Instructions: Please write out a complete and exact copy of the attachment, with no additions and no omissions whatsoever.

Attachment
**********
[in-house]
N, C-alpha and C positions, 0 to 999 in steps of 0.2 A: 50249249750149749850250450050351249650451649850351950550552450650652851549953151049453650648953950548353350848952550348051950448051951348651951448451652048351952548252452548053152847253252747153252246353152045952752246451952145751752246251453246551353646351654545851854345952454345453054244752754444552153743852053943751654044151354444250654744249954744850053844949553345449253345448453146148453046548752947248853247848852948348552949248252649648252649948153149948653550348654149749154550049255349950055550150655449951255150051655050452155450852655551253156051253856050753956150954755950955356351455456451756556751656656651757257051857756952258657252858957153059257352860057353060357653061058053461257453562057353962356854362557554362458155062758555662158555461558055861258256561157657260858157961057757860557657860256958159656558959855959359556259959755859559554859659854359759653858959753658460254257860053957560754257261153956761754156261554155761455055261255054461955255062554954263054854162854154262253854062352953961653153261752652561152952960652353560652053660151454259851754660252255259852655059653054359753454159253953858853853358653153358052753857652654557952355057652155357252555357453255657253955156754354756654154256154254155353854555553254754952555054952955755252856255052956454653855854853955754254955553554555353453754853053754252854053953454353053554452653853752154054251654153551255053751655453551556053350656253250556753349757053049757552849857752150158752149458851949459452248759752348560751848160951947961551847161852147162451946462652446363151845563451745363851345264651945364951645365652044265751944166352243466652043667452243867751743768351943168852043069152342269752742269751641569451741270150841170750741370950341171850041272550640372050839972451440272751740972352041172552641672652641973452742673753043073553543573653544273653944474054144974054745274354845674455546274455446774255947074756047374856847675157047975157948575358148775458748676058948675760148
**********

[in-house]
N, C-alpha and C positions, 0 to 999 in steps of 0.2 A: 50249249750149749850250450050351249650451649850351950550552450650652851549953151049453650648953950548353350848952550348051950448051951348651951448451652048351952548252452548053152847253252747153252246353152045952752246451952145751752246251453246551353646351654545851854345952454345453054244752754444552153743852053943751654044151354444250654744249954744850053844949553345449253345448453146148453046548752947248853247848852948348552949248252649648252649948153149948653550348654149749154550049255349950055550150655449951255150051655050452155450852655551253156051253856050753956150954755950955356351455456451756556751656656651757257051857756952258657252858957153059257352860057353060357653061058053461257453562057353962356854362557554362458155062758555662158555461558055861258256561157657260858157961057757860557657860256958159656558959855959359556259959755859559554859659854359759653858959753658460254257860053957560754257261153956761754156261554155761455055261255054461955255062554954263054854162854154262253854062352953961653153261752652561152952960652353560652053660151454259851754660252255259852655059653054359753454159253953858853853358653153358052753857652654557952355057652155357252555357453255657253955156754354756654154256154254155353854555553254754952555054952955755252856255052956454653855854853955754254955553554555353453754853053754252854053953454353053554452653853752154054251654153551255053751655453551556053350656253250556753349757053049757552849857752150158752149458851949459452248759752348560751848160951947961551847161852147162451946462652446363151845563451745363851345264651945364951645365652044265751944166352243466652043667452243867751743768351943168852043069152342269752742269751641569451741270150841170750741370950341171850041272550640372050839972451440272751740972352041172552641672652641973452742673753043073553543573653544273653944474054144974054745274354845674455546274455446774255947074756047374856847675157047975157948575358148775458748676058948675760148